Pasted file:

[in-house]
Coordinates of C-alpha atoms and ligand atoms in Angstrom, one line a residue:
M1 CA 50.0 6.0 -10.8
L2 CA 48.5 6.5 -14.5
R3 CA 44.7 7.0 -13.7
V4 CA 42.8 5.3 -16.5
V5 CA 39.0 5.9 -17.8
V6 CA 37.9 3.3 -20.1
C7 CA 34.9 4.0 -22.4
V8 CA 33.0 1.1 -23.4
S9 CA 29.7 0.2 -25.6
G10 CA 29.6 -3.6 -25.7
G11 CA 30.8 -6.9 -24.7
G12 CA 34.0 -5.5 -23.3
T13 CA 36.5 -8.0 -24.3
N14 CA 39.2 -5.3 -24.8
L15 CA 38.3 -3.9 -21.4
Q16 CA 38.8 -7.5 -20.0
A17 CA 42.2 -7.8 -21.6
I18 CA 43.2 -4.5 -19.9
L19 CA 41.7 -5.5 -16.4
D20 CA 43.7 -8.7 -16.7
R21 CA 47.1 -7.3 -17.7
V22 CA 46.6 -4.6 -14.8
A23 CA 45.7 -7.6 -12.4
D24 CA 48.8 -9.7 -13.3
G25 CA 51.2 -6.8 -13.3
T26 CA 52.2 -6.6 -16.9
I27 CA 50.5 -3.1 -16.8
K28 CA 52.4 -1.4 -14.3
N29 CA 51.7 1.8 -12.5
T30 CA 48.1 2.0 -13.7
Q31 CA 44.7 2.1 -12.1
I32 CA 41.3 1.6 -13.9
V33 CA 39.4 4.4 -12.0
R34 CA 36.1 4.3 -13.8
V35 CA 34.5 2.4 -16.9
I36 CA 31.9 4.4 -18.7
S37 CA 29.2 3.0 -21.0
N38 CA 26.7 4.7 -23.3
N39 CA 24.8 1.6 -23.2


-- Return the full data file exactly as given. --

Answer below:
[in-house]
Coordinates of C-alpha atoms and ligand atoms in Angstrom, one line a residue:
M1 CA 50.0 6.0 -10.8
L2 CA 48.5 6.5 -14.5
R3 CA 44.7 7.0 -13.7
V4 CA 42.8 5.3 -16.5
V5 CA 39.0 5.9 -17.8
V6 CA 37.9 3.3 -20.1
C7 CA 34.9 4.0 -22.4
V8 CA 33.0 1.1 -23.4
S9 CA 29.7 0.2 -25.6
G10 CA 29.6 -3.6 -25.7
G11 CA 30.8 -6.9 -24.7
G12 CA 34.0 -5.5 -23.3
T13 CA 36.5 -8.0 -24.3
N14 CA 39.2 -5.3 -24.8
L15 CA 38.3 -3.9 -21.4
Q16 CA 38.8 -7.5 -20.0
A17 CA 42.2 -7.8 -21.6
I18 CA 43.2 -4.5 -19.9
L19 CA 41.7 -5.5 -16.4
D20 CA 43.7 -8.7 -16.7
R21 CA 47.1 -7.3 -17.7
V22 CA 46.6 -4.6 -14.8
A23 CA 45.7 -7.6 -12.4
D24 CA 48.8 -9.7 -13.3
G25 CA 51.2 -6.8 -13.3
T26 CA 52.2 -6.6 -16.9
I27 CA 50.5 -3.1 -16.8
K28 CA 52.4 -1.4 -14.3
N29 CA 51.7 1.8 -12.5
T30 CA 48.1 2.0 -13.7
Q31 CA 44.7 2.1 -12.1
I32 CA 41.3 1.6 -13.9
V33 CA 39.4 4.4 -12.0
R34 CA 36.1 4.3 -13.8
V35 CA 34.5 2.4 -16.9
I36 CA 31.9 4.4 -18.7
S37 CA 29.2 3.0 -21.0
N38 CA 26.7 4.7 -23.3
N39 CA 24.8 1.6 -23.2